An opinion from a state appellate court that was issued while the Southern Indiana District Court was considering a motion to dismiss in a fiduciary duty dispute did not change the federal judge’s decision to grant the motion, but it did alter the reasoning on which the 7th Circuit Court of Appeals affirmed.
Joseph P. Allen IV, a resident of Crawfordsville, sued Maryland-based Brown Advisory LLC and Brown Investment Advisory & Trust Co. in 2019, asserting claims under Maryland law for breach of contract and breach of fiduciary duty. The complaint arose from Allen’s belief that Elizabeth Key, his daughter who had power of attorney over his finances, had withdrawn money for her personal use and incurred tax penalties, all of which depleted the value of his IRA accounts from $2.3 million to less than $600,000 .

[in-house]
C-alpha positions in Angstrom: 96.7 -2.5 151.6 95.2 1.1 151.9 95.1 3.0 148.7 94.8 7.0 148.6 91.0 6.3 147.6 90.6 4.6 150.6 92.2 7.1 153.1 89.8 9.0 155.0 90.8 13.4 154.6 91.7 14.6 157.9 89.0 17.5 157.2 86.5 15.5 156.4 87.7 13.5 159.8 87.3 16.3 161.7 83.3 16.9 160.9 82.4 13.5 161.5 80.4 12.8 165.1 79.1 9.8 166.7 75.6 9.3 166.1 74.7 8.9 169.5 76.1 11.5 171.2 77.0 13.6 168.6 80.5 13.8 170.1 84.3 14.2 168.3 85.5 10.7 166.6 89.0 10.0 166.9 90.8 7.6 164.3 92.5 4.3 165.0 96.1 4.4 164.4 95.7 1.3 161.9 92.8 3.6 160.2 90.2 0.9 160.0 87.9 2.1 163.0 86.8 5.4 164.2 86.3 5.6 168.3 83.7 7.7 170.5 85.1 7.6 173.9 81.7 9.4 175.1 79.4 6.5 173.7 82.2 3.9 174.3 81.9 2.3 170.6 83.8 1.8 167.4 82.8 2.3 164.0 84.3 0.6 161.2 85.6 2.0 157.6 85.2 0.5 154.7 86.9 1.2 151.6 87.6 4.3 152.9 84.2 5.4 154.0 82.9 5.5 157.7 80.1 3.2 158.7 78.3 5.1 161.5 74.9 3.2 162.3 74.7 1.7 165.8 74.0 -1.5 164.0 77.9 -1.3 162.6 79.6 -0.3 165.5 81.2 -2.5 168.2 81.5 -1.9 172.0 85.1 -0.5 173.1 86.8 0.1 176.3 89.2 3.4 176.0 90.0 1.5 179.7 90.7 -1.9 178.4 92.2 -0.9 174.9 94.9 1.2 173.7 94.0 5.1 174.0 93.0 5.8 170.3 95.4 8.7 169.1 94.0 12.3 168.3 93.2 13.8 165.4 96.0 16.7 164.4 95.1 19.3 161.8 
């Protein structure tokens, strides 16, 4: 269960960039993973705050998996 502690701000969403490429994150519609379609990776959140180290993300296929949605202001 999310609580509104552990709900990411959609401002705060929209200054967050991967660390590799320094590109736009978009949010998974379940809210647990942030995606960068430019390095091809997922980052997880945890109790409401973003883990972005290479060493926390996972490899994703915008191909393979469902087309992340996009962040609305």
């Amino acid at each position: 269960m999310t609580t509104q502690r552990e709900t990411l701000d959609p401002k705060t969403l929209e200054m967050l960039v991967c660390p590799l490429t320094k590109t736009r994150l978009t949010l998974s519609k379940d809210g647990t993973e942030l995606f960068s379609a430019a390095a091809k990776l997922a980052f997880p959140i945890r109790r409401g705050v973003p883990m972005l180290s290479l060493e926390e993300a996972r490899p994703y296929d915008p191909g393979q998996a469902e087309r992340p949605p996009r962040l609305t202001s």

Also, Allen alleged his daughter and son sold two of his real properties and did not fully credit the proceeds to his Brown Advisory accounts.
Brown Advisory moved to dismiss for failure to state a claim. The investment firm argued it could not be held liable for breach of contract because it acted at the best of Allen’s daughter, who had power of attorney. In addition, the firm pointed out that Maryland does not recognize a claim for breach of fiduciary duty as an independent cause of action arising out of a contractual relationship.
Before Senior Judge Robert Miller ruled, the Maryland Court of Appeals, which is the state’s highest court, issued a ruling in Plank v. Cherneski231 A.3d 436 (Md. 2020), holding that a breach of fiduciary duty can be a standalone cause of action.
Miller dismissed the case, agreeing the daughter’s power of attorney shielded Brown Advisory from liability. On the fiduciary duty claim, the judge did not address
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